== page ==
Because of the COVID-19 pandemic the CQC is reducing visits to hospitals to minimise risk to patients, staff, and the public, which includes the Second Opinion Appointed Doctor service.
Summary of the new SOAD procedure
- Mental health services to provide a summary of the patient’s current issues to CQC when submitting a second opinion request, which SOADs will use instead of visiting the hospital to examine care records.
- Consultations with professionals, including with the responsible clinician, will be undertaken by telephone or video (Skype or Microsoft teams).
- Following telephone consultations, the CQC will ask services to support patients who agree to speak with SOADs to have access to telephones or technology to support a video call with the SOAD.
- SOADs will not be asked to post original copies of certificates. The CQC encourages services to accept electronic copies of certificates and act on that. The Government may lift the requirement for a paper copy, and the CQC will issue further communications once this is confirmed.
NB. Please see other information on this page regarding potential changes to consent to treatment under the Mental Health Act which are made by the emergency COVID-19 legislation - but are not yet in force (these pages will be updated if they are).
Deputy Chamber President Sarah Johnston and Chief Medical Member Dr Joan Rutherford have provided the following information for the Royal College of Psychiatrists as an update on the Mental Health Tribunal response to COVID-19.
All hearings continue as remote until September 2021 when this will be reviewed.
The Mental Health Tribunal are aware of the continuing pressure on clinical teams during the pandemic, and the ongoing need to limit the spread of infection.
On 19 March 2020, Sir Ernest Ryder, Senior President of Tribunals, issued a Pilot Practice Direction setting out how the First-tier Tribunal and Upper Tribunal might adjust their ways of working during the immediate Covid-19 crisis. This was amended and extended to 18 March 2021. The current Senior President of Tribunals the Rt Hon. Sir Keith Lindblom has extended this to 18 September 2021.
Although it was necessary to have Judge-alone hearings in the initial stages of the Covid-19 crisis, full panel hearings resumed in June 2020.
- There is no backlog of cases.
- There have been no appeals based solely on the fact of hearings not being done by a Tribunal Panel visiting the hospital.
- All hearings continue to be done remotely using Cloud Video Platform. This is to avoid the spread of infection as Tribunal members may travel up to ten hospitals within a week.
- Pre-hearings examinations, when requested, are being done remotely using Microsoft Teams; this is due to the current lack of capacity of CVP and was designed to mirror the system prior to the pandemic. This is a pilot system and is under review.
- In general, two hearings are booked per day – as was previously the aim when hearings were held in hospitals: start times are 10.30 am and 2.15pm.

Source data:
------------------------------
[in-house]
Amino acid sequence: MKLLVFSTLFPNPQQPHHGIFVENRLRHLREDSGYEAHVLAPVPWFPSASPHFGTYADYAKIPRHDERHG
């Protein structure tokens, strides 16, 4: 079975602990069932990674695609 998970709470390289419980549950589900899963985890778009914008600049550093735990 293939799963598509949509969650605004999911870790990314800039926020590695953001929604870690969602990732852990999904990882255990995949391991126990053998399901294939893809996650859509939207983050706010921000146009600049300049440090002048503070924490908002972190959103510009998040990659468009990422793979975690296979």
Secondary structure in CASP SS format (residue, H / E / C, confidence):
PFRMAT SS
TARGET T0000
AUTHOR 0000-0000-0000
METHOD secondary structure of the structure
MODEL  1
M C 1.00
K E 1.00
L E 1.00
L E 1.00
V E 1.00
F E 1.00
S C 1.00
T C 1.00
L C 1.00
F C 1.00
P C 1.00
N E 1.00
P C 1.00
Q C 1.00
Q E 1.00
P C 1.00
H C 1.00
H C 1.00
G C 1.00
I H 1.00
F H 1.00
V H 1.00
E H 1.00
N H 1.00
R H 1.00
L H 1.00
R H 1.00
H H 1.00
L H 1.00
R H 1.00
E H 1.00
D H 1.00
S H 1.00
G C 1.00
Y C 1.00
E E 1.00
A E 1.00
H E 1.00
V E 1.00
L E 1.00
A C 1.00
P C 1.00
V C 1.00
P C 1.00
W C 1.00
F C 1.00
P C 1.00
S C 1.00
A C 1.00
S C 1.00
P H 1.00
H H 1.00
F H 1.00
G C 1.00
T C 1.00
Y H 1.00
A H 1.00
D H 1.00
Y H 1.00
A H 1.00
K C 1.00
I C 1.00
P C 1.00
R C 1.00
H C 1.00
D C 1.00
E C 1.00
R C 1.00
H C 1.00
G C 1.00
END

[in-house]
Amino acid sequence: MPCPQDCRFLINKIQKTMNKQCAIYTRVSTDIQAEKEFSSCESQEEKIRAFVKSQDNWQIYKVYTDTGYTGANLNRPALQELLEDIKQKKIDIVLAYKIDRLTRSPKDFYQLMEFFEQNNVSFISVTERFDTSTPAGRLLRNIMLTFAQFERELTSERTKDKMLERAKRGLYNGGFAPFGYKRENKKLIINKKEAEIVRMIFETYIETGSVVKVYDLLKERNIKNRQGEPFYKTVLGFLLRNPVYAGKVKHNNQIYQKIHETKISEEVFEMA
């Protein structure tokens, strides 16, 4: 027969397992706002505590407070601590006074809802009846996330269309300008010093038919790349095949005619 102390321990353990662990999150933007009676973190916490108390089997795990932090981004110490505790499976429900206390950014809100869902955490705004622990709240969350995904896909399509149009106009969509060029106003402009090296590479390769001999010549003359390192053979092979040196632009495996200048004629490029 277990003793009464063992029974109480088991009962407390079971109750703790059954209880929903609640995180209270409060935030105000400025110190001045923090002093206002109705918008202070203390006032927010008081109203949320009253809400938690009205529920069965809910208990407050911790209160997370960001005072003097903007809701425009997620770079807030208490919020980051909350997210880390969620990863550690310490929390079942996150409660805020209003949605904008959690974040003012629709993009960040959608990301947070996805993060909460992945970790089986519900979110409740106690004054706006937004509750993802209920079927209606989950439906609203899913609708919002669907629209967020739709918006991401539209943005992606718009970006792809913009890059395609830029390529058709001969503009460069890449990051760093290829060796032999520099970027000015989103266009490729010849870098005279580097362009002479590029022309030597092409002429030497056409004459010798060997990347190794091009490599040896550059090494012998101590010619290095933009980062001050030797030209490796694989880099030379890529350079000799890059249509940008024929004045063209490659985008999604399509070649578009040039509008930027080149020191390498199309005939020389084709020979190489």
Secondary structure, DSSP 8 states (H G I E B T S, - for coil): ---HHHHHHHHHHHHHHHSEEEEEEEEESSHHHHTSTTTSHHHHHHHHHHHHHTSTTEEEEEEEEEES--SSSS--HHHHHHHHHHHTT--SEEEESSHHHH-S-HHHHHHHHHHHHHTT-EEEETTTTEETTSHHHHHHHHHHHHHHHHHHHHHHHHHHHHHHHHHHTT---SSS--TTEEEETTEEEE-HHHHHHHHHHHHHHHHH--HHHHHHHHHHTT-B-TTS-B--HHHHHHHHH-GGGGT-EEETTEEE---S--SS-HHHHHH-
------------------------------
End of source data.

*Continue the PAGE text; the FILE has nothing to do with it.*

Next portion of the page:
- Some hearings are booked for the whole day: these include all hearings requiring interpreters, all cases of a patient aged 18 and under, and cases which are likely to extend over 3 hours such as when complex issues are challenged/expert witnesses attend. A request for a whole day hearing can be made for patients who require additional breaks such as those with a learning disability or Autism Spectrum Disorder.
- Tribunal members sit nationally.
How clinical teams can help hearings proceed efficiently for the patient and reduce their own time at a hearing:
- For Pre-hearing Examination: for this to be done using MS teams, the MHA administration and ward staff need to be sure there is a working system - email address and knowledge of MS teams - that the staff on duty can use when the PHE is arranged.
- Submit written reports for Section 2 hearings at least the day before the hearing is scheduled. This means the Medical member undertaking a pre-hearing examination will be informed, and the patient’s representative can take instructions. Adjournments, which also use up clinical time, can be avoided.
- If the patient requires more than half a day for a hearing – please request a whole day hearing on form MH1
- Do suggest any reasonable adjustments in the reports
- Check the patient has a representative. If not, the Detaining Authorities’ MHA administration must be informed as soon as possible, and an assessment made of the patient’s capacity as necessary. Form MH3 Rule 11(7) must be sent to the Tribunal Administration.
- Do log on in good time for the hearing – this means that technological glitches can be sorted out.
- Do encourage your organisation to invest in technology that will enable hearings to proceed with as few technological interruptions as possible.
- Do suggest a pre-hearing discussion is held – between the panel, the RC and the patient’s representative, to decide the order of evidence and confirm which of the statutory criteria are being challenged. This will focus on the hearing.